Student Jiska Taal, candidate in the water board elections

‘I want to make the Netherlands a bit more attractive.’
Jiska Taal next to a weir in the Binnenveld. Photo Guy Ackermans

The typical water board member is a man in his sixties. High time for more diversity, thinks Bachelor’s student of International Land and Water Management Jiska Taal (20). So she is standing for election on 15 March.

What exactly are these water boards?
‘Water boards are the oldest governance systems we have in the Netherlands. The earliest water boards date back to the 13th century. Long story short, water boards take care of water management in the broadest sense of the word: from the quality of surface water and sewage treatment to protecting people from water with dykes, for example.’

You are studying International Land and Water Management. Did you get interested in the water board elections through your studies?
‘It was the other way round, actually: I ended up doing this degree programme through the water boards! When I was at secondary school, someone from the Delfland water board visited our class. They were looking for youth administrators. I applied and took part in a kind of youth election. Before I knew it, I was on the youth board for four years, including one year as youth water board member for the whole of the Netherlands. I learnt a lot about water boards from that, and saw how important that work is. And that led me to start a degree in International Land and Water Management here.’

Now you want to rejoin the water board. Why?
‘I have followed the water boards ever since being on the youth board. You are on a water board for four years. I have been doubtful as to whether it wouldn’t take up too much time alongside my studies: I want to finish my Bachelor’s and am considering doing a double Master’s degree. I also wondered whether I know enough about the subject yet. But after talking to several people, I thought: you know what, I’ll just do it. The work is super interesting and I think something’s really got to change. I have a lot to learn still, but I don’t have to do it on my own and with my background in terms of my degree and my experience in the youth board, I’m sure it will work out. So now I am on the list of the General Water Board Party. That party has no links with political parties and governs on the basis of expertise.’

What’s got to change?
‘Most water boards consist mainly of men in their sixties. I am three times younger and I am a woman. It is good for people with different perspectives to have a say in decisions. Decisions get made for us at the moment, and we have no real voice. One of my priorities is the long term. Water boards are now making plans for 2050, but I won’t even be 50 then. So I say: come up with a vision for 2100. And weigh up the consequences for future generations of every decision or plan. I stand for climate mitigation: changing things now to ensure you limit the effects of climate change. If we do that, we won’t need as many major measures in the future. And I want to focus on desiccation on the Veluwe plateau. Because of all the coniferous woods there, a lot of water evaporates and the area is drying out. By gradually turning them into deciduous woods, you improve the water management and the biodiversity.’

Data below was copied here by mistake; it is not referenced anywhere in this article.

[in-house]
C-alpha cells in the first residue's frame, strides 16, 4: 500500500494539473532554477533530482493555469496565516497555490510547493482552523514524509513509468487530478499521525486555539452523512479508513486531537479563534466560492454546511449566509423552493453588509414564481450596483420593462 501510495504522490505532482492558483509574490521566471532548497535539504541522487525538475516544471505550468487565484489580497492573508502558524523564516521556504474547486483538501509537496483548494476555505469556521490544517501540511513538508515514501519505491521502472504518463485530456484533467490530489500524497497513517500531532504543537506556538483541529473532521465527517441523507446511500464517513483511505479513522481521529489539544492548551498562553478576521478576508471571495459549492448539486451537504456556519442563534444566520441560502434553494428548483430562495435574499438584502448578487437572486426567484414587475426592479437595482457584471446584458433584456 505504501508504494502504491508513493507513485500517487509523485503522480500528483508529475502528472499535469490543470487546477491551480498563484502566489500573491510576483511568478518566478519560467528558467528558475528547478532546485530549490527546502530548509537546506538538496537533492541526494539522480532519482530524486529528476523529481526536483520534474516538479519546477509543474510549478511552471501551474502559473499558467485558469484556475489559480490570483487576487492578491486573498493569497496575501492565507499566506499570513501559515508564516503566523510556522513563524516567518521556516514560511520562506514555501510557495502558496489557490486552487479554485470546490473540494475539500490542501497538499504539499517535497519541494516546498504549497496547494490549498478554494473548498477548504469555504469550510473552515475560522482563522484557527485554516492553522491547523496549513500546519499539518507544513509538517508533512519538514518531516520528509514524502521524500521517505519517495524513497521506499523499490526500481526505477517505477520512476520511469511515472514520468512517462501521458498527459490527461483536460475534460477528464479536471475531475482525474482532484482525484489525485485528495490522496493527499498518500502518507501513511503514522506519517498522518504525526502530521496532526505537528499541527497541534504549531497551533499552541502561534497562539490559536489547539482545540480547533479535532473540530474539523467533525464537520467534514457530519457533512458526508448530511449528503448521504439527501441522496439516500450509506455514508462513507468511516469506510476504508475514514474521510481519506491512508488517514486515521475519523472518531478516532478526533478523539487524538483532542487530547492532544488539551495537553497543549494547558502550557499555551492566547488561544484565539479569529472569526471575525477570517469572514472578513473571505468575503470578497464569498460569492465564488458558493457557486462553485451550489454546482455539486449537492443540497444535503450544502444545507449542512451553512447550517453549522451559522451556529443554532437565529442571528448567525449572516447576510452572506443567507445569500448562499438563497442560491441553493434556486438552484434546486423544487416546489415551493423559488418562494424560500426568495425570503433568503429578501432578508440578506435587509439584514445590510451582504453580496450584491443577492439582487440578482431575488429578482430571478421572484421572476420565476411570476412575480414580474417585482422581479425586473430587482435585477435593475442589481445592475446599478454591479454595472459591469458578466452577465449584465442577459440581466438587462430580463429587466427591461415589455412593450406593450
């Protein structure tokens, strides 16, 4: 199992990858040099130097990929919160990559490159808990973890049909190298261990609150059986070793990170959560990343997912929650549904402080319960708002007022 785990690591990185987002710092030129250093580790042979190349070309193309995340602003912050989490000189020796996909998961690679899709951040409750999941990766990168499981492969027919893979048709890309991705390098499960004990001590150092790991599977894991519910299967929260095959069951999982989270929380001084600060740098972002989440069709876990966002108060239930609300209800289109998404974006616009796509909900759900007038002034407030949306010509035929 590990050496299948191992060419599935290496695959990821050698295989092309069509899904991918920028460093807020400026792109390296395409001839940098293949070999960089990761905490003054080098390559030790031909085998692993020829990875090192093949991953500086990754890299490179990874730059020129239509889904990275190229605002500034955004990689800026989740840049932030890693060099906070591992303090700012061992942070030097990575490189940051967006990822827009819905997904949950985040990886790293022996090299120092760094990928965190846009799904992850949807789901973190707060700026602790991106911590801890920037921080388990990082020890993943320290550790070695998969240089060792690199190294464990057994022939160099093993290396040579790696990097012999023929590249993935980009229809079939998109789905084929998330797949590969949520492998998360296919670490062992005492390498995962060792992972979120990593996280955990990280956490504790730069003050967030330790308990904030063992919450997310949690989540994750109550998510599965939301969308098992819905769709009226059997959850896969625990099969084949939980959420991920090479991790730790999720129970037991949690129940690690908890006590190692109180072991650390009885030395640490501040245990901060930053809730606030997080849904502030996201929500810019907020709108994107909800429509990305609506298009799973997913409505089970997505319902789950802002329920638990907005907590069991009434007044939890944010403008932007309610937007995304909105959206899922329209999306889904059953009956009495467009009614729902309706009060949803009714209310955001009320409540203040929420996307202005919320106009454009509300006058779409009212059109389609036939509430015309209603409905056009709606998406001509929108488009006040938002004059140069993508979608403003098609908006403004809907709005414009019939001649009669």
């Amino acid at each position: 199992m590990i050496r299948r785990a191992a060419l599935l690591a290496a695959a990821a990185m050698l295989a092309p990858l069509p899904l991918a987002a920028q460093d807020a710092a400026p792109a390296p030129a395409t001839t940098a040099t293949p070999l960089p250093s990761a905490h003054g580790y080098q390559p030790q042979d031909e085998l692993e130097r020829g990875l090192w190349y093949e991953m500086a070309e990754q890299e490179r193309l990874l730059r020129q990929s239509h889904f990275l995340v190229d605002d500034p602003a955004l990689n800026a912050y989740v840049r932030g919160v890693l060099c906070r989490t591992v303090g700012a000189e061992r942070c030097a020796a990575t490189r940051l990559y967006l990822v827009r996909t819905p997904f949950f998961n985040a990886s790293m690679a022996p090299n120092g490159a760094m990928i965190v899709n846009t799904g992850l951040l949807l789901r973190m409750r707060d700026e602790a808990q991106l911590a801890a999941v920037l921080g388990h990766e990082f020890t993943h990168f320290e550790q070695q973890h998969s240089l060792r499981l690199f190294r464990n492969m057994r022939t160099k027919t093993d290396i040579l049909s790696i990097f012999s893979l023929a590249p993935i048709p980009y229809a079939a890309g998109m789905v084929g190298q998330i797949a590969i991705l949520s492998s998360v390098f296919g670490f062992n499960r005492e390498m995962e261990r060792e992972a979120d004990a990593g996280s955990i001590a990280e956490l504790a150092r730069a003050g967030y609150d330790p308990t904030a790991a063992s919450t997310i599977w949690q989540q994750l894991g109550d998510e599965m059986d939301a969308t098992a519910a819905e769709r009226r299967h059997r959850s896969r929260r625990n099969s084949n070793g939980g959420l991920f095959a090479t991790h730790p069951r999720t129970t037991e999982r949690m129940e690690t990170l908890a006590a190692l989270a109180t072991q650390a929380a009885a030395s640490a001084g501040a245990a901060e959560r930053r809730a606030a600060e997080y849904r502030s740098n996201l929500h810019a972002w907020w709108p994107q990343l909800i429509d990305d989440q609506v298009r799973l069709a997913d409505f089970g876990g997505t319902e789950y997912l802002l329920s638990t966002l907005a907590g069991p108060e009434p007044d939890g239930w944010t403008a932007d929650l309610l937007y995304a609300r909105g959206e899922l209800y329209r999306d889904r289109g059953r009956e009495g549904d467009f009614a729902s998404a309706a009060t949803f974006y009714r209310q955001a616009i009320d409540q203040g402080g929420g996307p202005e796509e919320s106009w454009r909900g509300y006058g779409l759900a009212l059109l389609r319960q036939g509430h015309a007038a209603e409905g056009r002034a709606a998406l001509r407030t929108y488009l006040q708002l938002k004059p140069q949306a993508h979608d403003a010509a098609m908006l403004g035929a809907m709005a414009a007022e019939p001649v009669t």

What’s the connection with your degree programme?
‘I did a minor in Forest and Nature Conservation and it made me want to go further in that field. I want to combine the Forest and Nature Conservation Master’s with the Master’s in my discipline, International Land and Water Management. The interaction between those two disciplines is interesting. A good example is the desiccation of the Veluwe that I just mentioned, where a different type of forest can improve water management.’

Soon there will be campaign ads with my face on them. That will be weird

That sounds like a lot to me: two Master’s programmes plus the water board.
‘It will be time-consuming, of course. But I don’t mind that because I find this super interesting and I want to make the Netherlands a bit more attractive and better protected. I will need an extension on my studies anyway, but I see that as a small price to pay.’

How many votes do you need?
‘I am the fourth candidate of the General Water Board Party’s list for the Vallei en Veluwe water board, which includes Wageningen. At the moment there are three of them on the board, so it could be a close-run thing but there is a reasonable chance I will be elected. And it is assumed you need 4500 to 5000 preferential votes to get in on that basis. I try not to think about that too much. Everyone living in the water board’s area is allowed to vote, including international students and employees. Soon there will be campaign ads around Wageningen with my face on them. I think that will be weird, and no doubt some moustaches will be drawn on them. But I’m proud of it.’

About the water boards
* The water boards are the oldest governing bodies in the Netherlands.
The first water board, the Hoogheemraadschap van Rijnland, dates back to 1255
(over three hundred years before the Netherlands became independent).
* At one time, there were thousands of small water boards. Over the years,
they merged to become more efficient. In 1950, there were 2,600 water boards;
in 1980, 260; and in 2023, 21.
* Water boards are responsible for water-related issues including flood protection
(‘dry feet’), water quality and water quantity.
* Together, the water boards maintain some 18,000 kilometres of flood defences
such as dams, dykes and locks.

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